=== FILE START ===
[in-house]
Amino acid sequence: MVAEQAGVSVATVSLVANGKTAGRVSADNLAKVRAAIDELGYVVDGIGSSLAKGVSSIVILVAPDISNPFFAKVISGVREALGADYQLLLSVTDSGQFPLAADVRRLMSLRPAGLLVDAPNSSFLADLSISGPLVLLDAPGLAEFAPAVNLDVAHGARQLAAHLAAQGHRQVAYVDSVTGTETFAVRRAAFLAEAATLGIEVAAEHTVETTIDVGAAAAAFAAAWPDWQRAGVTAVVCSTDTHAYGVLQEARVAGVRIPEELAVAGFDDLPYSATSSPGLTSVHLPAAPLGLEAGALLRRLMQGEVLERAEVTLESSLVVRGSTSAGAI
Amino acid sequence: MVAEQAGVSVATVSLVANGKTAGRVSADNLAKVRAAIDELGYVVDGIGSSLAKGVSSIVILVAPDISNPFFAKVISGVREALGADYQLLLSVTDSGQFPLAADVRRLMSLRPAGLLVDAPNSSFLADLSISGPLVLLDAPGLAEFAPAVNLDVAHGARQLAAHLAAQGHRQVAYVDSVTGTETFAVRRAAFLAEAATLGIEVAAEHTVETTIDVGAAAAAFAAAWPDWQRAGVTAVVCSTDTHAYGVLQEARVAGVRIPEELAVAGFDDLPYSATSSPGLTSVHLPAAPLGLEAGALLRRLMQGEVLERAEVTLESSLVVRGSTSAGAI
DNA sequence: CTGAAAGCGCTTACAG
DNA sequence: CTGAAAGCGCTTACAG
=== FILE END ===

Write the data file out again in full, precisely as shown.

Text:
[in-house]
Amino acid sequence: MVAEQAGVSVATVSLVANGKTAGRVSADNLAKVRAAIDELGYVVDGIGSSLAKGVSSIVILVAPDISNPFFAKVISGVREALGADYQLLLSVTDSGQFPLAADVRRLMSLRPAGLLVDAPNSSFLADLSISGPLVLLDAPGLAEFAPAVNLDVAHGARQLAAHLAAQGHRQVAYVDSVTGTETFAVRRAAFLAEAATLGIEVAAEHTVETTIDVGAAAAAFAAAWPDWQRAGVTAVVCSTDTHAYGVLQEARVAGVRIPEELAVAGFDDLPYSATSSPGLTSVHLPAAPLGLEAGALLRRLMQGEVLERAEVTLESSLVVRGSTSAGAI
Amino acid sequence: MVAEQAGVSVATVSLVANGKTAGRVSADNLAKVRAAIDELGYVVDGIGSSLAKGVSSIVILVAPDISNPFFAKVISGVREALGADYQLLLSVTDSGQFPLAADVRRLMSLRPAGLLVDAPNSSFLADLSISGPLVLLDAPGLAEFAPAVNLDVAHGARQLAAHLAAQGHRQVAYVDSVTGTETFAVRRAAFLAEAATLGIEVAAEHTVETTIDVGAAAAAFAAAWPDWQRAGVTAVVCSTDTHAYGVLQEARVAGVRIPEELAVAGFDDLPYSATSSPGLTSVHLPAAPLGLEAGALLRRLMQGEVLERAEVTLESSLVVRGSTSAGAI
DNA sequence: CTGAAAGCGCTTACAG
DNA sequence: CTGAAAGCGCTTACAG